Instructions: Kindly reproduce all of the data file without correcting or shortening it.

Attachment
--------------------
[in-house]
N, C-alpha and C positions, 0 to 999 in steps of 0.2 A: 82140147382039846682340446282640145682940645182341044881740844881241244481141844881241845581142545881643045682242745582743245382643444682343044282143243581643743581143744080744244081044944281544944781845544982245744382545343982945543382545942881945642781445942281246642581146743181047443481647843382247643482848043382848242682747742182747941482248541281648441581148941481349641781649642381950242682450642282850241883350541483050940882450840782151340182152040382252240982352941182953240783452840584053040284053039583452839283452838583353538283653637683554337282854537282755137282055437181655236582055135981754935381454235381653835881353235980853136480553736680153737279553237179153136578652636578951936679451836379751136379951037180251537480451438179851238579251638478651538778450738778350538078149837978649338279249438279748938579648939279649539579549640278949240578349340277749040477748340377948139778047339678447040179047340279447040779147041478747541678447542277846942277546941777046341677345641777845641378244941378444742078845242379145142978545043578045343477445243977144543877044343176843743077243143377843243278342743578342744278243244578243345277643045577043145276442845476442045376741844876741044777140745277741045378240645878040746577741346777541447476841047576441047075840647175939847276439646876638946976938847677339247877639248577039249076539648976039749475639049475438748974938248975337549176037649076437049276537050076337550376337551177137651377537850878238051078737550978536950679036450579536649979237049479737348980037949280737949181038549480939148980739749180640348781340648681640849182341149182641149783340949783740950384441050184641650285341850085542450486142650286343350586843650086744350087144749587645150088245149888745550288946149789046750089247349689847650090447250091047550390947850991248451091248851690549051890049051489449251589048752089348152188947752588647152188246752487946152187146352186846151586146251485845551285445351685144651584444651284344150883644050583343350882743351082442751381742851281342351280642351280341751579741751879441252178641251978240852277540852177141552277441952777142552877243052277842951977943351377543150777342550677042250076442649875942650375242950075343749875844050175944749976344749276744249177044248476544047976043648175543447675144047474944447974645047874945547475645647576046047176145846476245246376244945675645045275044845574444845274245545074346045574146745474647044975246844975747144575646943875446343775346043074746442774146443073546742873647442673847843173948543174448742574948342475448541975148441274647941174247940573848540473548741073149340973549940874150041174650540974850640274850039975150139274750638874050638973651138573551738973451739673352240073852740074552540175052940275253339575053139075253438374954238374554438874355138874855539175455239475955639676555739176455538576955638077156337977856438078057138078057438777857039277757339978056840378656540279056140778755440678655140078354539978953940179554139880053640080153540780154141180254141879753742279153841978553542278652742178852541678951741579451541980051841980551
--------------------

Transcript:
[in-house]
N, C-alpha and C positions, 0 to 999 in steps of 0.2 A: 82140147382039846682340446282640145682940645182341044881740844881241244481141844881241845581142545881643045682242745582743245382643444682343044282143243581643743581143744080744244081044944281544944781845544982245744382545343982945543382545942881945642781445942281246642581146743181047443481647843382247643482848043382848242682747742182747941482248541281648441581148941481349641781649642381950242682450642282850241883350541483050940882450840782151340182152040382252240982352941182953240783452840584053040284053039583452839283452838583353538283653637683554337282854537282755137282055437181655236582055135981754935381454235381653835881353235980853136480553736680153737279553237179153136578652636578951936679451836379751136379951037180251537480451438179851238579251638478651538778450738778350538078149837978649338279249438279748938579648939279649539579549640278949240578349340277749040477748340377948139778047339678447040179047340279447040779147041478747541678447542277846942277546941777046341677345641777845641378244941378444742078845242379145142978545043578045343477445243977144543877044343176843743077243143377843243278342743578342744278243244578243345277643045577043145276442845476442045376741844876741044777140745277741045378240645878040746577741346777541447476841047576441047075840647175939847276439646876638946976938847677339247877639248577039249076539648976039749475639049475438748974938248975337549176037649076437049276537050076337550376337551177137651377537850878238051078737550978536950679036450579536649979237049479737348980037949280737949181038549480939148980739749180640348781340648681640849182341149182641149783340949783740950384441050184641650285341850085542450486142650286343350586843650086744350087144749587645150088245149888745550288946149789046750089247349689847650090447250091047550390947850991248451091248851690549051890049051489449251589048752089348152188947752588647152188246752487946152187146352186846151586146251485845551285445351685144651584444651284344150883644050583343350882743351082442751381742851281342351280642351280341751579741751879441252178641251978240852277540852177141552277441952777142552877243052277842951977943351377543150777342550677042250076442649875942650375242950075343749875844050175944749976344749276744249177044248476544047976043648175543447675144047474944447974645047874945547475645647576046047176145846476245246376244945675645045275044845574444845274245545074346045574146745474647044975246844975747144575646943875446343775346043074746442774146443073546742873647442673847843173948543174448742574948342475448541975148441274647941174247940573848540473548741073149340973549940874150041174650540974850640274850039975150139274750638874050638973651138573551738973451739673352240073852740074552540175052940275253339575053139075253438374954238374554438874355138874855539175455239475955639676555739176455538576955638077156337977856438078057138078057438777857039277757339978056840378656540279056140778755440678655140078354539978953940179554139880053640080153540780154141180254141879753742279153841978553542278652742178852541678951741579451541980051841980551